Despite claims to the contrary, and a rise in business confidence, many businesses are still feeling the effects of the GFC, with all its attendant after-effects. One of those effects is a fall in production (just take a look at all of the recent manufacturing closures in Australia). During the GFC – and in the years since – one of the key impacts of was (an still is) a dramatic fall in economic velocity. Let’s explain.
Lets say you’re looking to invest $1m. In a period when this is being injected into an economy that is growing across the board, you’re likely to be reasonably aggressive about the investment. When, however, the economy is shrinking you’re more reticent to invest – and much more likely spend time and effort determining the appropriate place to ‘park’ your investment.
Even the language a climate such as this is full of terms that imply consideration, care, delay, reservation and – well – lack of ‘velocity’. This has a compounding effect that moves though the economy (macro and micro) and saps the energy that is palpable in boom times. Larger organisations begin to bandy about terms such as “spending freeze” and “economic restructuring” and smaller companies often struggle to simply survive; and the domino effect of late supplier payments runs down the line, further compounding the problem.
If we were to use fluid dynamics as an analogy, most of our current thinking and discussion relates to volume (how much money) and very little is about the pressure (market demand) and speed (rate of transfer). We think it’s important to have an understanding the rate of transfer – such as the rate of signing new business and the rate of business “completion” would go a long way to explaining the actual situation that faces many business across the country – even if things are picking up!
Something else to think about
You can find examples of the world’s increasing pace everywhere for goodness sake – we are even walking faster (some eight percent faster than a decade ago according to one study a few years back). We expect everything to be supplied faster – information, goods, the news, services – basically everything. Post GFC many of us reassessed our work-life balance, and in many cases business itself is encouraging this. Although it’s unlikely to be a permanent dynamic – our personal lives are not slowing down and this is not a return to some previous era or a more relaxed or clever futuristic model.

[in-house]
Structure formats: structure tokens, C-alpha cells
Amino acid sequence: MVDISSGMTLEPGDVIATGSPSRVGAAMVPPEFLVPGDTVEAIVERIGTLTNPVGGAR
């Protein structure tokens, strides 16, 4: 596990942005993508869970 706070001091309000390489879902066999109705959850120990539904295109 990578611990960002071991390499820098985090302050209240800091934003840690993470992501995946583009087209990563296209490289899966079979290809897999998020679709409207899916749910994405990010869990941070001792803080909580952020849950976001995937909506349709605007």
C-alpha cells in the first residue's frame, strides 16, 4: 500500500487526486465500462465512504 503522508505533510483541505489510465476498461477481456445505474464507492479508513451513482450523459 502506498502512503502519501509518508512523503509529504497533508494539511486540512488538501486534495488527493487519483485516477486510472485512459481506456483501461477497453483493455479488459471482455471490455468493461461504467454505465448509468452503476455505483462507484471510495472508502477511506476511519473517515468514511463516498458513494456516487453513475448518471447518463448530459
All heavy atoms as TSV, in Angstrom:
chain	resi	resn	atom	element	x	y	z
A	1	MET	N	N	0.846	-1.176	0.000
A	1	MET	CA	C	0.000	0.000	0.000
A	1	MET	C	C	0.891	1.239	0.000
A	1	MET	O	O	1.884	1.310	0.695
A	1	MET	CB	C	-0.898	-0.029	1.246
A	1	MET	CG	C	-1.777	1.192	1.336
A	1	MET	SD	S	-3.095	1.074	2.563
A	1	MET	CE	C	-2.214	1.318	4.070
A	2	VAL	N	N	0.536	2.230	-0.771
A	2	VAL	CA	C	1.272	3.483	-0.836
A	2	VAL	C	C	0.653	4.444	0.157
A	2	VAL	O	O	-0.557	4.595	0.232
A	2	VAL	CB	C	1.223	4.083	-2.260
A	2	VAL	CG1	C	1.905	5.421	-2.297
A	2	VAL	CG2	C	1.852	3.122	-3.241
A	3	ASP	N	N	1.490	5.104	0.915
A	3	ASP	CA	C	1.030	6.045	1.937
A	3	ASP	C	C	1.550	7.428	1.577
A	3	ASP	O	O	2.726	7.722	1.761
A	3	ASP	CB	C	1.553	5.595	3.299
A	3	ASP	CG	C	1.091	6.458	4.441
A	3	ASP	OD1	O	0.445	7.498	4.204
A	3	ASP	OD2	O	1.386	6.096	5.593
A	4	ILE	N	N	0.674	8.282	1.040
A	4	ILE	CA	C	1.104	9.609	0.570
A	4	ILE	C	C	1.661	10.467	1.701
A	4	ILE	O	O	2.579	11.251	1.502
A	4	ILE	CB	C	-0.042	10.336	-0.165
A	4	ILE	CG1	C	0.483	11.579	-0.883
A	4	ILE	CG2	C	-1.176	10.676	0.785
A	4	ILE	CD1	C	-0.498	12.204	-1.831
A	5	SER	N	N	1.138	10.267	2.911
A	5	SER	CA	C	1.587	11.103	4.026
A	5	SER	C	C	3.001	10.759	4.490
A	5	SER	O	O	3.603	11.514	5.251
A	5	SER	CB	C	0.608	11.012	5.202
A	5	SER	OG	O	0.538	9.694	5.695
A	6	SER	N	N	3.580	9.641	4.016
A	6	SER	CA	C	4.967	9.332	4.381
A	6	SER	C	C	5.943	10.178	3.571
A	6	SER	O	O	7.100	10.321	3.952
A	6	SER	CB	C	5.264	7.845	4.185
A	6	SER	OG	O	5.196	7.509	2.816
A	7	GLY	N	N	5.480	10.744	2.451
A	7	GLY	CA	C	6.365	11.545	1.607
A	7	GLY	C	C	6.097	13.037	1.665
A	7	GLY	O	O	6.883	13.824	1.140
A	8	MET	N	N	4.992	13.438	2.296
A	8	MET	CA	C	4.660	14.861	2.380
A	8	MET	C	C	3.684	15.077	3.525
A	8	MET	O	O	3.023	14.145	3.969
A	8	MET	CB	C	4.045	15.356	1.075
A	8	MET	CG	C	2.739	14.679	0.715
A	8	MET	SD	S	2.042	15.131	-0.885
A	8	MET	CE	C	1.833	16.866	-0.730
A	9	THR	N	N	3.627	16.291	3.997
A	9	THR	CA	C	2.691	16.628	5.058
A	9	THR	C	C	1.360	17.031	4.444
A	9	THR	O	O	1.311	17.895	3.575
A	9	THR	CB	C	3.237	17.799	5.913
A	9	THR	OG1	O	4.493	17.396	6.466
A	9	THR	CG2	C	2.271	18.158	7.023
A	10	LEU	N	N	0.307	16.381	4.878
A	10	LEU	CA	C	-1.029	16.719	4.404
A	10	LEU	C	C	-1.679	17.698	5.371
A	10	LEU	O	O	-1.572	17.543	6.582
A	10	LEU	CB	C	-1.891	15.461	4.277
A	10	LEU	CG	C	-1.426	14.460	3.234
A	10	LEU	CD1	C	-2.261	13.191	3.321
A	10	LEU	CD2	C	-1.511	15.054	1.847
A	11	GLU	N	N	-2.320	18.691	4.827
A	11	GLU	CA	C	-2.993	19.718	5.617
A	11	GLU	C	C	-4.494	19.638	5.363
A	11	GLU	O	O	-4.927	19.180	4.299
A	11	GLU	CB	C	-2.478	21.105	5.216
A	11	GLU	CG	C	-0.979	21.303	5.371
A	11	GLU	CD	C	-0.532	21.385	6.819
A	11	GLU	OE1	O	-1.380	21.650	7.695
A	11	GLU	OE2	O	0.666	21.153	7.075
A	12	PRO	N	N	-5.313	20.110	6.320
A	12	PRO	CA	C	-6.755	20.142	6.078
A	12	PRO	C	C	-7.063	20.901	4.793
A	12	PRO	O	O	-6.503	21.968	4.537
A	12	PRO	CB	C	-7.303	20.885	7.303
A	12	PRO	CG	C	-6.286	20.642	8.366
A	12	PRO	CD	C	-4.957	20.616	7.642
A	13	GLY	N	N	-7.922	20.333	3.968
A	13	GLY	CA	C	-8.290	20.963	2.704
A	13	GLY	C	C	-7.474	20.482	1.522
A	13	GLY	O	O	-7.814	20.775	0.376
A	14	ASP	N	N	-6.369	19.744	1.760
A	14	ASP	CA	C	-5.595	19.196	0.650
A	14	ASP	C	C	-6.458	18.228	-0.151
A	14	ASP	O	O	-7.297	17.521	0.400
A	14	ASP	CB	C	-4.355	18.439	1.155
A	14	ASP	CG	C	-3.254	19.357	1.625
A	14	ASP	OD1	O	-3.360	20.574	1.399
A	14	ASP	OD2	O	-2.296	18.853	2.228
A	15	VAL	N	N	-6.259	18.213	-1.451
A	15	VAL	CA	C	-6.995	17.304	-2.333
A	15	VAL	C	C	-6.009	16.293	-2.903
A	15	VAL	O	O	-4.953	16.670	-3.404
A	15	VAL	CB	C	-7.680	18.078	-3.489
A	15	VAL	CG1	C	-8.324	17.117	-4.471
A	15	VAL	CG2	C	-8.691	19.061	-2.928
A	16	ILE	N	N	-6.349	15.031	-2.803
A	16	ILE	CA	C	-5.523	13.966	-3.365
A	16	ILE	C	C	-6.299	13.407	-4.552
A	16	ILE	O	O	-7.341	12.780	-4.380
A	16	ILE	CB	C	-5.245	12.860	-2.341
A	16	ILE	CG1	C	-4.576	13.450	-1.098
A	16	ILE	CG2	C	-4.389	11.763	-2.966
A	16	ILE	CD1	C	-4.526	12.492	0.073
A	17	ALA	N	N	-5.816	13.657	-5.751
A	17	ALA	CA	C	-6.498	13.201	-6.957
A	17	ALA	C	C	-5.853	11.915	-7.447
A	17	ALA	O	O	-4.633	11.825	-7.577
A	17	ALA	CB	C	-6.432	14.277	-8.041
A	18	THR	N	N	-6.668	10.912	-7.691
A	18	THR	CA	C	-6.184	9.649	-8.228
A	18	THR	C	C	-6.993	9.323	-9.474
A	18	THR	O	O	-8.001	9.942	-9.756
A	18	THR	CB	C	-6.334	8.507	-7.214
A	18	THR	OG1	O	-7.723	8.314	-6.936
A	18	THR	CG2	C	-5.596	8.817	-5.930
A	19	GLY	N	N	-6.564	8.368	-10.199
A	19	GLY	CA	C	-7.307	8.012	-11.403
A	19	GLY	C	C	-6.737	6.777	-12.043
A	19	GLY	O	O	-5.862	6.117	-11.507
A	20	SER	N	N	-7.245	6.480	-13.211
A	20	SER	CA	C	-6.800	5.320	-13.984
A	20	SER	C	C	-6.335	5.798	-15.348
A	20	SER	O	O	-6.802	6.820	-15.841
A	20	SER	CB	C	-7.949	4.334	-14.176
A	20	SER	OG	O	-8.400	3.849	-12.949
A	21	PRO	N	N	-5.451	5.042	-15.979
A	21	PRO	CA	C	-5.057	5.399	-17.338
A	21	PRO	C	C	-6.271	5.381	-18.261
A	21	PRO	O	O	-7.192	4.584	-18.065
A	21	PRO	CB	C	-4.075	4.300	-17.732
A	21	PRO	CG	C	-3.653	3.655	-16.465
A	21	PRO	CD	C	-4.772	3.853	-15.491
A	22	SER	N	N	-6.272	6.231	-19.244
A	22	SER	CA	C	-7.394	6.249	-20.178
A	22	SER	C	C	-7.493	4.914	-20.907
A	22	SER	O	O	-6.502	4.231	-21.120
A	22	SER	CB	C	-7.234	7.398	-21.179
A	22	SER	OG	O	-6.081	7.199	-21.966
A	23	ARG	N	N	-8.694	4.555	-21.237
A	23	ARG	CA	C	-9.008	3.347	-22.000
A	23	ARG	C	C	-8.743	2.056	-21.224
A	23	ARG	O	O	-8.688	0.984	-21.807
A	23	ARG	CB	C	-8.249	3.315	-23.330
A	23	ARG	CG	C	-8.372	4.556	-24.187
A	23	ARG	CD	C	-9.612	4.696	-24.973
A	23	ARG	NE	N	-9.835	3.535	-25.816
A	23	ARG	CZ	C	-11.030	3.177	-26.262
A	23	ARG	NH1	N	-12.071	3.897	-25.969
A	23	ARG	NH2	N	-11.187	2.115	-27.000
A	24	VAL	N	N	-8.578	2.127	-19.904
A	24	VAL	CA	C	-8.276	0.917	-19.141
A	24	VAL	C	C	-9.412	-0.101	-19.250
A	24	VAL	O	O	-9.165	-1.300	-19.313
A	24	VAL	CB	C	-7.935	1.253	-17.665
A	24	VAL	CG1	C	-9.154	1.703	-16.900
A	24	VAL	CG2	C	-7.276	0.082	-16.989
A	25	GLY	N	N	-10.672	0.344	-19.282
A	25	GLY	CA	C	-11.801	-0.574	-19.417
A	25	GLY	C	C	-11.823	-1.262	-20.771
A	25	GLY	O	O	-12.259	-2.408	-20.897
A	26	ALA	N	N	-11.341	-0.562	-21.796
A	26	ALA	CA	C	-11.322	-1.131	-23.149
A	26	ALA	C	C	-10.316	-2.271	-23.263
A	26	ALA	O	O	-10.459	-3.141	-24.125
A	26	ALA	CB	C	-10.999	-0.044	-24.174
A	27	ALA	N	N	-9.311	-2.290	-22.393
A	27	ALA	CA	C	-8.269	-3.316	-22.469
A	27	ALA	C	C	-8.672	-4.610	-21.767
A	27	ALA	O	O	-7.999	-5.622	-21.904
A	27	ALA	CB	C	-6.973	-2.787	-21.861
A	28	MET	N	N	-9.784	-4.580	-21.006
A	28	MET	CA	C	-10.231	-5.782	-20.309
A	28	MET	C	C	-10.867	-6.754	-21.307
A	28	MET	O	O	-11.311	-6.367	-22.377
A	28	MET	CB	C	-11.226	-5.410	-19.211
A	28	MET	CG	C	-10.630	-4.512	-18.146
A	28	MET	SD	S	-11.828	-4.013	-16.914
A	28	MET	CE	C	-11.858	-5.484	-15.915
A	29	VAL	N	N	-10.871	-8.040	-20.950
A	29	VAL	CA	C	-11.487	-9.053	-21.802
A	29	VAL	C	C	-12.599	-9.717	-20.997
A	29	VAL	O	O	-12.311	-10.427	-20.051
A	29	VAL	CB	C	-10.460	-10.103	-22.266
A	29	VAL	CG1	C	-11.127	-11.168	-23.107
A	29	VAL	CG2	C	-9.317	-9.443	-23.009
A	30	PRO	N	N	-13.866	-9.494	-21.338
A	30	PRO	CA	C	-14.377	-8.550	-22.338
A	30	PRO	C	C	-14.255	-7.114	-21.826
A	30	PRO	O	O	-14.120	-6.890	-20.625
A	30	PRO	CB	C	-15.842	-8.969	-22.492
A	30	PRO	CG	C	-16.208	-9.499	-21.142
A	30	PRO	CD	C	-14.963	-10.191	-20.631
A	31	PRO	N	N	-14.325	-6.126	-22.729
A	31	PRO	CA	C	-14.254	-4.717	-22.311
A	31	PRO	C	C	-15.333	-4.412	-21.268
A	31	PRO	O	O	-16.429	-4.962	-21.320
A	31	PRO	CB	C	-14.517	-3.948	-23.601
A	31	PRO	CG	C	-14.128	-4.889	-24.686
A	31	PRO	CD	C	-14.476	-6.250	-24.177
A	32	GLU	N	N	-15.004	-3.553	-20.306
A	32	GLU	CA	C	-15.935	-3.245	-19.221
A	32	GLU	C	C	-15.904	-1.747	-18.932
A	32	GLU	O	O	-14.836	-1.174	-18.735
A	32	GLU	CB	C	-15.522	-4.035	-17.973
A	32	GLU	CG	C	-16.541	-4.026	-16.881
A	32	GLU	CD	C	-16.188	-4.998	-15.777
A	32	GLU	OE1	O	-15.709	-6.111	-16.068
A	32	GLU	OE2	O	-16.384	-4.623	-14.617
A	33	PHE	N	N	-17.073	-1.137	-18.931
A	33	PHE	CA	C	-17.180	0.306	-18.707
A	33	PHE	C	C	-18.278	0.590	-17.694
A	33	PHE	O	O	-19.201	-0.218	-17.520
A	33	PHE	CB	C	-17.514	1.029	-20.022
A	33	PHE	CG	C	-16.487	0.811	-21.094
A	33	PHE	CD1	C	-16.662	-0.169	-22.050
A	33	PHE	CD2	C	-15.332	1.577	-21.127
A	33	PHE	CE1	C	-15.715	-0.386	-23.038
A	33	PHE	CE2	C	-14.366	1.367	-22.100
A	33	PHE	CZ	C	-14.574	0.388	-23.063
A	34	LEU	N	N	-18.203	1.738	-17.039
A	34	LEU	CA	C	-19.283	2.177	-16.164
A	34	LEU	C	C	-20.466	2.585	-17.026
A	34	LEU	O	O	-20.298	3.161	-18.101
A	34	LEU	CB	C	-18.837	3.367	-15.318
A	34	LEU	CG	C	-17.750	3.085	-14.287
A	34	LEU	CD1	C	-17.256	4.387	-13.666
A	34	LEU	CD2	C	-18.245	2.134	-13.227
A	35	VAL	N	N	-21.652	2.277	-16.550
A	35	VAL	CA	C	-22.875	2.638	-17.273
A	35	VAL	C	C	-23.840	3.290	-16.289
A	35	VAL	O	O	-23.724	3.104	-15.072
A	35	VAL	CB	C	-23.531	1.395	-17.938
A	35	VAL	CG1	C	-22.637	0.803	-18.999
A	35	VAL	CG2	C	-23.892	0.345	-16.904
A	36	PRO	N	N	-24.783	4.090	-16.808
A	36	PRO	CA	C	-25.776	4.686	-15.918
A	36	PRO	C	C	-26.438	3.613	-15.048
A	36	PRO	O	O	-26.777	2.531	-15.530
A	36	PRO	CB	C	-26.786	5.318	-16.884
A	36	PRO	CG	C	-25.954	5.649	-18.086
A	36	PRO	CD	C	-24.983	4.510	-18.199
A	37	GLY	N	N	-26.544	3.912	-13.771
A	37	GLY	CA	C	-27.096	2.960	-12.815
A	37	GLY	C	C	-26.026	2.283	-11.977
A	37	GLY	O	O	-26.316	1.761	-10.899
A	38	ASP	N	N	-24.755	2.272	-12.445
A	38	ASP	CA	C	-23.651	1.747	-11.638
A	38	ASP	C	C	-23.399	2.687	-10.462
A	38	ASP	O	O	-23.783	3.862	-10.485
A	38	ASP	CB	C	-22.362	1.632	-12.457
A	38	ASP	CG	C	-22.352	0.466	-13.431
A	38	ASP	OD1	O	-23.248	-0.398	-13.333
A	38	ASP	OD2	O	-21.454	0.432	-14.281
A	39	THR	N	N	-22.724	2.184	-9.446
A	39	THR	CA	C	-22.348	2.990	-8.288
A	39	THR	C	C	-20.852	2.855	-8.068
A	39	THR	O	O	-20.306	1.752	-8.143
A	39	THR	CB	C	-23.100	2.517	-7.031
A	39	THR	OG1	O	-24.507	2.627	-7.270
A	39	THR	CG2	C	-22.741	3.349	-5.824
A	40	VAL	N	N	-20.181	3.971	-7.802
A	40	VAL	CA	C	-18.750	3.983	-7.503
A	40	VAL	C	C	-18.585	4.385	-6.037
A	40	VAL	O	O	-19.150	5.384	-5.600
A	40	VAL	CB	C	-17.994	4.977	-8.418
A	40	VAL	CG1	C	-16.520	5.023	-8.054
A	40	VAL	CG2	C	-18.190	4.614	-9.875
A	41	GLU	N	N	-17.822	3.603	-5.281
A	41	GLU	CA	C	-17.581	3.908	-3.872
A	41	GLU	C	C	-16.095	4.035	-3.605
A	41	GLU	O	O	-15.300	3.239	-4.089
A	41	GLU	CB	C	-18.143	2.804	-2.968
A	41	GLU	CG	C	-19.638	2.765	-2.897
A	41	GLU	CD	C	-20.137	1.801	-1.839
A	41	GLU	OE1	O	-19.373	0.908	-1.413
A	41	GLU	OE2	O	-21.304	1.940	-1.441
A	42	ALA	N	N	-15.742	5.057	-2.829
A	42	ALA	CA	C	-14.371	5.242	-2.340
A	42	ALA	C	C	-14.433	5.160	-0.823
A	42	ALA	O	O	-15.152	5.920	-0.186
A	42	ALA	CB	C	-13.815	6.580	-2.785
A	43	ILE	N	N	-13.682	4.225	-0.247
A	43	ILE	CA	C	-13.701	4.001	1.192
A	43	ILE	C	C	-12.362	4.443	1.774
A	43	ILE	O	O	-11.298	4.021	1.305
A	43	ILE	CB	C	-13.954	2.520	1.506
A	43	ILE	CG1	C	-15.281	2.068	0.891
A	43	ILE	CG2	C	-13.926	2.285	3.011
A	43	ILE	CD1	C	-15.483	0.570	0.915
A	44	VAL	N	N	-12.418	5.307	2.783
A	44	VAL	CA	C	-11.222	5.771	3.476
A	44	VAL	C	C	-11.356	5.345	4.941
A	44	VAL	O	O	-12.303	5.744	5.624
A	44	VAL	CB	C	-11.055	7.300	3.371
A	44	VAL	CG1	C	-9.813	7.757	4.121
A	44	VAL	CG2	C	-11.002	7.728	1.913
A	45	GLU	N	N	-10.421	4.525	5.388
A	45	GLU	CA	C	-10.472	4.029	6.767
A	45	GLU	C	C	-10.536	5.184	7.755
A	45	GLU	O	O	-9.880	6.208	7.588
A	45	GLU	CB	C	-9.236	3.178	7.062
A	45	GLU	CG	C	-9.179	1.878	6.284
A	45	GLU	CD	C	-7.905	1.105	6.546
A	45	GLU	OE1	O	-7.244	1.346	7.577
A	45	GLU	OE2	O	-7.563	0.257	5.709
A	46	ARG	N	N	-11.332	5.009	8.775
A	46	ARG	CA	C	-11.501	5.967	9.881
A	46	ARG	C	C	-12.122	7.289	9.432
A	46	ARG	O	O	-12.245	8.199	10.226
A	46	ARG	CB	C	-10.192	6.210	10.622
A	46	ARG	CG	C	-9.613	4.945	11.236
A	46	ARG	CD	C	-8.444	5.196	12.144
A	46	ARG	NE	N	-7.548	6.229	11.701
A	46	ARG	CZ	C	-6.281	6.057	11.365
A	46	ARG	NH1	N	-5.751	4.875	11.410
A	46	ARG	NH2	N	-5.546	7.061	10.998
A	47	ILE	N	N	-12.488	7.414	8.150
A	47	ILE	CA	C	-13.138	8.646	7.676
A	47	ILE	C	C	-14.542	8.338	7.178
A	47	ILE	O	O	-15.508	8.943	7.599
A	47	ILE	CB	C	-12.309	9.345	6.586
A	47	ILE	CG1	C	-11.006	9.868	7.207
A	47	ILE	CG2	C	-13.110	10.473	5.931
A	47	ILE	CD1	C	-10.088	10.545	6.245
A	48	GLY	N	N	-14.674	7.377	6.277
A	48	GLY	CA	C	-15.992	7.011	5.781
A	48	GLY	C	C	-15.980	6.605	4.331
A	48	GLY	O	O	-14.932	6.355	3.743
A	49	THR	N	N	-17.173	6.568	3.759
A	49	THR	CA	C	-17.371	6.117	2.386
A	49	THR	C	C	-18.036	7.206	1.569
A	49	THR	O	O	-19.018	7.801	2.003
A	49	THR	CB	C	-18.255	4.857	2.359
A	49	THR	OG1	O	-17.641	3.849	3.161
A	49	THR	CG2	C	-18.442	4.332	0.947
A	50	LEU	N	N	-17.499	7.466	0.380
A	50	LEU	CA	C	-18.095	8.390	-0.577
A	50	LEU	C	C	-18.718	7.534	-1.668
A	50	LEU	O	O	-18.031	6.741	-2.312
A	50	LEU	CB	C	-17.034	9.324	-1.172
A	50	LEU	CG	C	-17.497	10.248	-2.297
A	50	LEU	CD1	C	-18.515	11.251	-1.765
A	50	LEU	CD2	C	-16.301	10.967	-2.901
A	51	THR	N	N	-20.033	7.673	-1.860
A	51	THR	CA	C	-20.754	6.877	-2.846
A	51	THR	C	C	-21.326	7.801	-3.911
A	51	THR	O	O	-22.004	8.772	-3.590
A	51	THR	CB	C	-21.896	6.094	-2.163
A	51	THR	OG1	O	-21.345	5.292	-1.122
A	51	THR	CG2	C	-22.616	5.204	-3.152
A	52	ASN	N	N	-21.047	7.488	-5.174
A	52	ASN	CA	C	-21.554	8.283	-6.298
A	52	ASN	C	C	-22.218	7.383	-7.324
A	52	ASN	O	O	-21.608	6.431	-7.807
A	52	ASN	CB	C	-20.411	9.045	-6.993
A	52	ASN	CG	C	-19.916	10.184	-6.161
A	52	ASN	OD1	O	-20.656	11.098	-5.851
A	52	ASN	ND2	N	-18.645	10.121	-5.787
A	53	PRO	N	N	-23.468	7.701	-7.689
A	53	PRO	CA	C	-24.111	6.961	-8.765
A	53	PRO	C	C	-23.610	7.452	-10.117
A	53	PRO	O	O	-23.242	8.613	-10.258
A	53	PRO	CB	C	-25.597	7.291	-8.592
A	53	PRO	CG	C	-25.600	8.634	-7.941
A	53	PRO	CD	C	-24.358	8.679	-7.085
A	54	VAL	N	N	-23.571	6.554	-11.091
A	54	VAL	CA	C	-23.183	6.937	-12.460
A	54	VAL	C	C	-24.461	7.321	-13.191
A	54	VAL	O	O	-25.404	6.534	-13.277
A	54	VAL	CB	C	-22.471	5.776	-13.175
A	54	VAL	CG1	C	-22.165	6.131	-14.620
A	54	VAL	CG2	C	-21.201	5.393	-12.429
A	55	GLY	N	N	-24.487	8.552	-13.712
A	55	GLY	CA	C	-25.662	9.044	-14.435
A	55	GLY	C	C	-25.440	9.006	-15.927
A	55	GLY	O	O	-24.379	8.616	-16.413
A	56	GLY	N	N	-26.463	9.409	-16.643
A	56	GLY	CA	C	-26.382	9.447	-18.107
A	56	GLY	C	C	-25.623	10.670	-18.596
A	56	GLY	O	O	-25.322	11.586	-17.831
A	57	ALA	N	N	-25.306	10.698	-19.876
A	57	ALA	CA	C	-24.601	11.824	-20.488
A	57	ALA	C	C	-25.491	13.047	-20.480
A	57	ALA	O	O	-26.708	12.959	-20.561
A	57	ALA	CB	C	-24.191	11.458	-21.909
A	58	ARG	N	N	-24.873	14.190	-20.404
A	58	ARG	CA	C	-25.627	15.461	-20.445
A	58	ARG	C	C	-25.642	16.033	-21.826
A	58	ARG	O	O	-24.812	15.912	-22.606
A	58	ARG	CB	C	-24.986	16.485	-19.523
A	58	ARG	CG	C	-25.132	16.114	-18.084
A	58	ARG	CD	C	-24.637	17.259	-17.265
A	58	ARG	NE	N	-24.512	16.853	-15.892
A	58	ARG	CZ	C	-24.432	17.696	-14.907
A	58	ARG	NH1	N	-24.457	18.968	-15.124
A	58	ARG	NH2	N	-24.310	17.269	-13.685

Look at the Google Glass project, the ubiquitous rise of social media which has turned us in to a 24-hour-a-day operation, the use of smart phones and their ever-increasing hold on our lives after-hours, small, shorter newspapers and online content for examples of velocity delivered. In fact look anywhere you like and you will see the ’speed’ imperative in action. We can’t even say words in full these days – Episode has become ‘Ep’, Application has become ‘Ap’.
So what does it mean?
Economic growth can come from a number of sources. Primary resources which as we all know are finite and possibly running out. Labour – we can increase population although this does not deliver per-person growth. Sweat – we can all work harder. Velocity – we can all work faster, the premise of this piece, and our walking speed, communication speed and stress are all indications of this. We do, however, suggest that our velocity has limits and is in itself a finite resource. At some point you just cannot walk, read or engage with someone any faster, get to work faster or multi-task anything else.
So either we are heading into a future where resource, labour and personal speed (velocity) have delivered to the engine room all that they can. To borrow from Star Trek, (here you shift to Scottish accent) “I’ve giv’n her all she’s got captain, an’ I canna give her no more.” Well thankfully for Star Trek there was always an answer, the same answer that has worked for us all along – Innovation.
Not surprisingly, when the chips are down we encounter the most rapid change. War, disaster, economic downturn are in many ways the catalyst for adaptation and change – and now is the time to look for innovation in your business to address the challenges ahead.